What the terms on your energy bill mean as 35% say they don't understand

By Neil Shaw

35% of Brits under 35 think that their energy billing works in the same way as subscription services, like Netflix.

New research from Bulb, the green energy company, also reveals that a quarter of Brits under 35 still turn to their parents for help understanding their energy bills and many don’t understand common utility bill terms.

Over half (52%) of all Brits said that they’d like more resources from their energy supplier in order to understand their energy bills. When thinking about bills they pay, energy topped the list of most confusing, followed by council tax and water bills.

Overall, 17% of Brits revealed that they have never checked their energy meters and one in ten Brits have never checked whether or not they’re on the best tariff for their needs.

The language of energy bills also proves a problem for Brits, with 23% admitting that they don’t understand common terms such as “Calorific Value (CV)” and “tariff” (19%). And despite “Kwh” (kilowatt hours) being key to their spending, 19% of those surveyed - which equates to nearly 13m adults - didn’t understand the term.

Top ten least understood utility bill terms:

  1. Calorific Value (CV)
  2. Meter point administration number (MPAN)
  3. Meter point reference number (MPRN)
  4. Kilowatt hour (Kwh)
  5. Actual reading
  6. Tariff
  7. Estimated reading
  8. Tariff Comparison Rate (TCR)
  9. Fixed rate
  10. Dual fuel

Erin Bullions, VP of Customer Experience at Bulb, said: "As the research shows, when it comes to understanding energy bills much of the public is still kept in the dark by their supplier. As a result, people could be spending more money, and using more C02, than they think. That’s why at Bulb we champion making energy simpler to understand and manage. We don’t use jargon, we always get to the point, and we regularly update our website with advice like our online glossary of terms to help Brits demystify their bills."

To find out more about understanding energy bills, Bulb has created a helpful blog post and a simple glossary to help the nation get to grips with complicated energy terms:

  • kWh: This stands for kilowatt hour which is a key unit used by your supplier and included in all your statements. They convert your energy usage into kWh to give you a clear picture of how much you've used.
  • Annual energy usage: All statements will include an estimated annual usage in kWh for gas and electricity. This gives a clear picture of your energy consumption over a year, and you can use this figure to improve the accuracy of energy quotes that have been based on your address.
  • Balance: When looking at your balance you will come across two key terms, 'In credit ' which means you have money in your energy account and 'In debit ' which means you owe your supplier money. Some suppliers charge you for your energy 'in arrears'. That means you'll get the bill for the energy you've used at the end of the month. Your account may never be in credit because your supplier will take the exact amount owed.
  • Calorific value: This is a measure of how potent the gas supplied to your home is, or the 'available heat energy'. This varies from day to day and region to region. Your supplier will source this figure from energy industry data.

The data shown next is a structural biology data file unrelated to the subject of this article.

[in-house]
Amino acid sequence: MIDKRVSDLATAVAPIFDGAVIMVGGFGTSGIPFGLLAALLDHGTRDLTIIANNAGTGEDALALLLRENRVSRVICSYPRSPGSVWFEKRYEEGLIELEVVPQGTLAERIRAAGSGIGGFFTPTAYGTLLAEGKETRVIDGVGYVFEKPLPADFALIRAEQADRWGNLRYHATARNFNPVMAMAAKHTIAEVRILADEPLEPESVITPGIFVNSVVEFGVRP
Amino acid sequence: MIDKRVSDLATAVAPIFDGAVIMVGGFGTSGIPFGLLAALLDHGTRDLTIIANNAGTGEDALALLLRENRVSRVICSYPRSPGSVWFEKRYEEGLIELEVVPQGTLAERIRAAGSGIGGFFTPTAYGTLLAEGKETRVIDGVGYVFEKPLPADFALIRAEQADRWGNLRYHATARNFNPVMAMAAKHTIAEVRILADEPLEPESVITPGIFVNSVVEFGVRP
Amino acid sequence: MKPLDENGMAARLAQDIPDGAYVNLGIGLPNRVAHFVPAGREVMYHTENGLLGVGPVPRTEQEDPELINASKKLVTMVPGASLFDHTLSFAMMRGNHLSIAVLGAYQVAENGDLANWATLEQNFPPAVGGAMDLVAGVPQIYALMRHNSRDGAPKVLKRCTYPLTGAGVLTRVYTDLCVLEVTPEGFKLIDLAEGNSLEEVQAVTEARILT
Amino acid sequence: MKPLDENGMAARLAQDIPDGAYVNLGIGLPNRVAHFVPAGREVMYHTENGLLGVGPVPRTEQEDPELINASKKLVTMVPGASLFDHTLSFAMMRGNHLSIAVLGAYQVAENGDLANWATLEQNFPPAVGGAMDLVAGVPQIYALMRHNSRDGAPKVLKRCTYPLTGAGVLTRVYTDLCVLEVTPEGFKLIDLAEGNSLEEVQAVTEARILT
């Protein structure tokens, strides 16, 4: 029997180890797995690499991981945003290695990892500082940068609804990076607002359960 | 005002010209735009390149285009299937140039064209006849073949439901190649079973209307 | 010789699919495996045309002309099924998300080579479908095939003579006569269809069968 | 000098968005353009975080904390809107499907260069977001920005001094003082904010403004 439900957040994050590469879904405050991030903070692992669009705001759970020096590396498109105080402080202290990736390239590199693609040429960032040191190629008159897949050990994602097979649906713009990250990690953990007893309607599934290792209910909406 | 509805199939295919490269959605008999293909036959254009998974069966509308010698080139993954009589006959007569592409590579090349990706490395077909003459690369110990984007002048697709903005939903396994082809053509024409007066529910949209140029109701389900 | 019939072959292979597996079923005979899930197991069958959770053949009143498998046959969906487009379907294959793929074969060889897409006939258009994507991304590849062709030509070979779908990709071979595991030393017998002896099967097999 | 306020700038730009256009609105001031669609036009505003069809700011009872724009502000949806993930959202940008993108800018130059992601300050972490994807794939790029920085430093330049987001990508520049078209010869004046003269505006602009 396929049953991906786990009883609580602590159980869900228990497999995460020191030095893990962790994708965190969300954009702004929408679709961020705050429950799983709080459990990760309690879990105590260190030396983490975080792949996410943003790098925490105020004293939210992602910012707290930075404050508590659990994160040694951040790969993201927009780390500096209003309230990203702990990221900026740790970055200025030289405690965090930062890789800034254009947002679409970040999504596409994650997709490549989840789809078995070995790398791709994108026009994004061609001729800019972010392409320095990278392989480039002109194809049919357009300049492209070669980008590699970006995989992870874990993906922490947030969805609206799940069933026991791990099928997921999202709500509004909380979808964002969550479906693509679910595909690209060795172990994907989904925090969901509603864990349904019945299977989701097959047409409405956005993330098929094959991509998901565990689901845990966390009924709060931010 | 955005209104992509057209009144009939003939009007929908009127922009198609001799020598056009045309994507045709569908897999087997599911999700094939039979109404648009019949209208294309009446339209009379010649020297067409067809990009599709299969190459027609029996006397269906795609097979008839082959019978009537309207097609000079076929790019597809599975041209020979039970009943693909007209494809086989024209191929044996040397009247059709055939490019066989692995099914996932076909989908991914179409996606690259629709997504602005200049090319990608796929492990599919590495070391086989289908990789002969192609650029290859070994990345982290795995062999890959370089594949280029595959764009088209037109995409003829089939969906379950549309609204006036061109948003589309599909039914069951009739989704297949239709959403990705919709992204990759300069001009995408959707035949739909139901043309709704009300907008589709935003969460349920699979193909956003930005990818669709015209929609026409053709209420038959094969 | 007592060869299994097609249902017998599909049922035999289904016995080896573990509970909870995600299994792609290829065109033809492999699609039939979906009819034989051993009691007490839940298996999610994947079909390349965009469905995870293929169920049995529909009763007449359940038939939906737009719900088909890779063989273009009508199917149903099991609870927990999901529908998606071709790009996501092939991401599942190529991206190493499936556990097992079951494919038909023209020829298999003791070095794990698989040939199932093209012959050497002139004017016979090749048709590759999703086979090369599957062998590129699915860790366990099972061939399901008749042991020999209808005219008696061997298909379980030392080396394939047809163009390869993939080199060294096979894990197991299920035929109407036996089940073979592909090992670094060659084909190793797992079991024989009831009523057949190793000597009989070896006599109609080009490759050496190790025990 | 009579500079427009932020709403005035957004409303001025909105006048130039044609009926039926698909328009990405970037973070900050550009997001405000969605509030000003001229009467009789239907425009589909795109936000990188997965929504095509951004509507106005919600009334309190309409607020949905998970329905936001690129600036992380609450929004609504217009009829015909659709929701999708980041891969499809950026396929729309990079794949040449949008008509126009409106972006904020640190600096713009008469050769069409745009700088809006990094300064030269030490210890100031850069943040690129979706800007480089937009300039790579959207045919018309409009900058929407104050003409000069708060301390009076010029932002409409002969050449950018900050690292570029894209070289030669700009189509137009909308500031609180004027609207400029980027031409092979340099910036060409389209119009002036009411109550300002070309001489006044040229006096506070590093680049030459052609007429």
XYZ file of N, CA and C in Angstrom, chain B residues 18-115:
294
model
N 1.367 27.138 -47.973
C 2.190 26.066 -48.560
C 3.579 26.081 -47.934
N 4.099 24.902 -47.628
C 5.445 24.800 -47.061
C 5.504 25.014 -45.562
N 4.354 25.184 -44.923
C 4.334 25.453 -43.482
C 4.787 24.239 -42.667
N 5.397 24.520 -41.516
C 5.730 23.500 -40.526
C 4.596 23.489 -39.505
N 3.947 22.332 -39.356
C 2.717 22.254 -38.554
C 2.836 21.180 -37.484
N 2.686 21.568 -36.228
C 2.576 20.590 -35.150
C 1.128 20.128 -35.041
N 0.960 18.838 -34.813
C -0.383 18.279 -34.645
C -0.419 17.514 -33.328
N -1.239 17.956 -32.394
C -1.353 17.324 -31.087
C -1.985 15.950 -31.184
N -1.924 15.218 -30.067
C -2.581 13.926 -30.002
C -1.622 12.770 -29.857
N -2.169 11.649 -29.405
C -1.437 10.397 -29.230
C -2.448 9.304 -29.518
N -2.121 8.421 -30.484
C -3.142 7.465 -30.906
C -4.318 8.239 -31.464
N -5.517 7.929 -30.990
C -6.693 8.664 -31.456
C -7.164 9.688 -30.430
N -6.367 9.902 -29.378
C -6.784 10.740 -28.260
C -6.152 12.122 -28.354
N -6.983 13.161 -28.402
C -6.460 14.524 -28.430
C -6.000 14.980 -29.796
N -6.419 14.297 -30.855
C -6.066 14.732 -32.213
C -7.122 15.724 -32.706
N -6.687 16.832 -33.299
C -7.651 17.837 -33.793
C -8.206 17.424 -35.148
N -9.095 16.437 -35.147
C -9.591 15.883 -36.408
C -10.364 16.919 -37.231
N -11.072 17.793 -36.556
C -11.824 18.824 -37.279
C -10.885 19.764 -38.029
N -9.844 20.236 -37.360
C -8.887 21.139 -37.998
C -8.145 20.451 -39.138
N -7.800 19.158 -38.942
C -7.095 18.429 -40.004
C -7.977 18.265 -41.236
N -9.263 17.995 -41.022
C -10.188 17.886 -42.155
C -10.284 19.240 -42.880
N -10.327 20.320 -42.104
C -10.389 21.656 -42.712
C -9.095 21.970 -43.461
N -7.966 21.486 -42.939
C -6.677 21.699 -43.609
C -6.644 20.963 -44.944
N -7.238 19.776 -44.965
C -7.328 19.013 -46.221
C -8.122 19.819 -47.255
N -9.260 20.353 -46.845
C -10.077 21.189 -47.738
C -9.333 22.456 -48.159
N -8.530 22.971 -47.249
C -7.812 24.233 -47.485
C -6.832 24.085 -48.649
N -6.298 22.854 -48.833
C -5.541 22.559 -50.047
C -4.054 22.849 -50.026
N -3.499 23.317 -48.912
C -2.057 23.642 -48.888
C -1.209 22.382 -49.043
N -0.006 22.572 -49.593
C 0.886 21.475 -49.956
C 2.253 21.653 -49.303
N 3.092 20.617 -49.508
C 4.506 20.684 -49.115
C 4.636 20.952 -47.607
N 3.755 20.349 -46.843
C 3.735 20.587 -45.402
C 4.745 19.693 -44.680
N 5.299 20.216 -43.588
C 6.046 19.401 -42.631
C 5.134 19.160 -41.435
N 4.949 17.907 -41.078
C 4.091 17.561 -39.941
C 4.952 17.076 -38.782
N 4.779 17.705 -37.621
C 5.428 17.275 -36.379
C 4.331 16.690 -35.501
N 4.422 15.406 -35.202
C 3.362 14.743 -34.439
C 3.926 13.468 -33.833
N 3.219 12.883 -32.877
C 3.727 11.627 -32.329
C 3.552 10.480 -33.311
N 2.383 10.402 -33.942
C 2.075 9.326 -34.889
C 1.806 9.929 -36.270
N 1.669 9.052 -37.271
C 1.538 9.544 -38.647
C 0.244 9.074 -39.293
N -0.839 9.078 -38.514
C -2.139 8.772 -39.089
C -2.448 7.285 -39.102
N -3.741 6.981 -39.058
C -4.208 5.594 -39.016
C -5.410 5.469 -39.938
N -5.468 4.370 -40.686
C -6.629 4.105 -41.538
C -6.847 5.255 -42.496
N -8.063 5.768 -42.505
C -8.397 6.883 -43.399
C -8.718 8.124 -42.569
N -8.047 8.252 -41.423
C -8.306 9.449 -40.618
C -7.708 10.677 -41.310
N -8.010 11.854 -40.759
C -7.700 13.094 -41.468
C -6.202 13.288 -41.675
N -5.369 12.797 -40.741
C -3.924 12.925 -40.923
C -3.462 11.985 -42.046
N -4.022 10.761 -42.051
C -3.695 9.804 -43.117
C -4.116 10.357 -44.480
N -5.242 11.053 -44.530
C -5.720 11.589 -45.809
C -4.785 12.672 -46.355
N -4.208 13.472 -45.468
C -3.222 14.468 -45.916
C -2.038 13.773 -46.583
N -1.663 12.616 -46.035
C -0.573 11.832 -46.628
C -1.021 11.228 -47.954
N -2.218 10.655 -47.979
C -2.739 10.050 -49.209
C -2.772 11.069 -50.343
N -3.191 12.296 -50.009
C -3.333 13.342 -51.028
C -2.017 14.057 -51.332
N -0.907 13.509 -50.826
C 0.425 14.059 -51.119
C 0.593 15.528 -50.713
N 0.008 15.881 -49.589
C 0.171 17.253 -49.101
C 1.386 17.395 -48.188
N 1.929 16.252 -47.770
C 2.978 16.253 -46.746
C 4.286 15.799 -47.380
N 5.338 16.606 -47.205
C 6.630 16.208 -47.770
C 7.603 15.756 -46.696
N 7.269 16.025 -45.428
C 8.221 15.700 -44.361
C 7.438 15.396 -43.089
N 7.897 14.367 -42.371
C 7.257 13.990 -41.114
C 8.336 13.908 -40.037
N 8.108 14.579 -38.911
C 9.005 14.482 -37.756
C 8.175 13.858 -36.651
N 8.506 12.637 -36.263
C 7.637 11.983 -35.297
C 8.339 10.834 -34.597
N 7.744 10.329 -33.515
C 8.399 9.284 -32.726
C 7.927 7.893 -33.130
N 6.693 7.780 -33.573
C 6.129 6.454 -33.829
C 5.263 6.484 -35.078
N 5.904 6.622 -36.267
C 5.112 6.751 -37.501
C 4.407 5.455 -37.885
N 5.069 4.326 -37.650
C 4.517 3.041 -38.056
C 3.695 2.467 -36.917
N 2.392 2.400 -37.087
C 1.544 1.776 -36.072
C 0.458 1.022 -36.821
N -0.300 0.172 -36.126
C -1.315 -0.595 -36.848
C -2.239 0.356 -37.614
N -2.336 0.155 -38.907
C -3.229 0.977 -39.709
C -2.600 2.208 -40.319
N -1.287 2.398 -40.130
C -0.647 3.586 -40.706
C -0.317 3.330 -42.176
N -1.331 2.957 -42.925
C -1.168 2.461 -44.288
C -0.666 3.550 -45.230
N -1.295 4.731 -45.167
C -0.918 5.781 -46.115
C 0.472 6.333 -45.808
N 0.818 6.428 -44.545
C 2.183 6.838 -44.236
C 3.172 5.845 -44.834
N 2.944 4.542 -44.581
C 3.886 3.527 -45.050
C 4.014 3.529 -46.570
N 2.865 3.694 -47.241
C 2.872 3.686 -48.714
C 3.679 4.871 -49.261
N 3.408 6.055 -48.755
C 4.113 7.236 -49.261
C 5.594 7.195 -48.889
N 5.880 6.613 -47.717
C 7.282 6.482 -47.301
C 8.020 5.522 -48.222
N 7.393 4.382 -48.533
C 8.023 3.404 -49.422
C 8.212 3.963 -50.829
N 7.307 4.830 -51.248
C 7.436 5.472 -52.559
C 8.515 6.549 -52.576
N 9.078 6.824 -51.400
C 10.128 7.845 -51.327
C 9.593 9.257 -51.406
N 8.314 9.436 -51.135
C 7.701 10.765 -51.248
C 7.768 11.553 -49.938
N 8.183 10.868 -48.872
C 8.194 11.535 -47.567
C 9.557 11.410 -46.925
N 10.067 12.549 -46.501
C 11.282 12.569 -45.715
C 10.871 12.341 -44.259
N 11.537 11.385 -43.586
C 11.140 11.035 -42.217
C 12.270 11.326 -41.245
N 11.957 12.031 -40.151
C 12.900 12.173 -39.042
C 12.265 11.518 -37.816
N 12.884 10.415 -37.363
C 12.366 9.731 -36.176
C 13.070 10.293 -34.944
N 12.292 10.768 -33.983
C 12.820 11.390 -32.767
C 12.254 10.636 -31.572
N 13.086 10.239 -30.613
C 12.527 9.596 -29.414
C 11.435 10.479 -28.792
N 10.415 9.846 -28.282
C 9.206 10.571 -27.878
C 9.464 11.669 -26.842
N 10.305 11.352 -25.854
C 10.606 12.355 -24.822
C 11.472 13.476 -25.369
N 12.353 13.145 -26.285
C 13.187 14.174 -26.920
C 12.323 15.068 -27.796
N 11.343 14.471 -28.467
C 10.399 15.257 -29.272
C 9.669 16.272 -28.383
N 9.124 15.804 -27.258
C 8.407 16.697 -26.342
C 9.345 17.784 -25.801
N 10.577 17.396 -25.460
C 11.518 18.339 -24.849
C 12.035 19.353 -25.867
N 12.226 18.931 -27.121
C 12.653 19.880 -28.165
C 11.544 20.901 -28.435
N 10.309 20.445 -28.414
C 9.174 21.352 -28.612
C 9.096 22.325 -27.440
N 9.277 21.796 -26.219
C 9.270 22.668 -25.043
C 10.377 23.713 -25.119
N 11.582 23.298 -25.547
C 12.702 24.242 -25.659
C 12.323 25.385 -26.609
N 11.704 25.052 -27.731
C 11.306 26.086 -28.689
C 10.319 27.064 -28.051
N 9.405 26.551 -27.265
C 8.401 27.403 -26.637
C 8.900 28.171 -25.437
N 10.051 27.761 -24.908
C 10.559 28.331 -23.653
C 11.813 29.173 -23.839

• Energy costs: This is the largest cost on your energy statement for the gas and electricity you've used and it’s based on your meter readings. This is measured in kWh which counts as a 'unit' of energy. The amount you're charged for energy each month is worked out by multiplying your energy use in kWh by your unit rate. The unit rate you're charged depends on your tariff.
  • Fixed tariff : This means your unit price for gas and electricity will stay the same for the length of your contract. Most suppliers will roll you onto a tariff that could be more expensive once your contract is up. If you decide to switch suppliers in the middle of a fixed-term deal, you'll likely need to pay an exit fee, too.
  • Variable tariff: A variable rate tariff means that the price you pay for gas and electricity reflects the real cost of wholesale energy. This can go up or down. It is also more flexible as you won't get tied into a contract with your supplier, so you can normally leave at any time. Some suppliers charge you exit fees, so always check this.
  • Meter units used: This line shows the number of units measured by your meter during the billing period. Depending on when your gas meter was installed, it'll measure your usage in cubic feet (ft3) or cubic metres (m3).
  • Standing charges: A standing charge is a daily fee for keeping your property connected to the energy network. You'll pay a fixed price per day, no matter how much gas or electricity you use. That means you'll have to pay a standing charge even when you're not actively using energy.
  • Personal projection: This predicts how much you'll spend on gas and electricity over the next 12 months. This includes standing charges and VAT. Your personal projection can be used by your supplier to figure out whether they could offer you a cheaper tariff.
  • Volume conversion factor and metric units: These two lines convert your meter measurements in cubic feet to cubic metres.
  • Volume correction: This adjusts the volume of gas to account for the temperature and pressure at your property.

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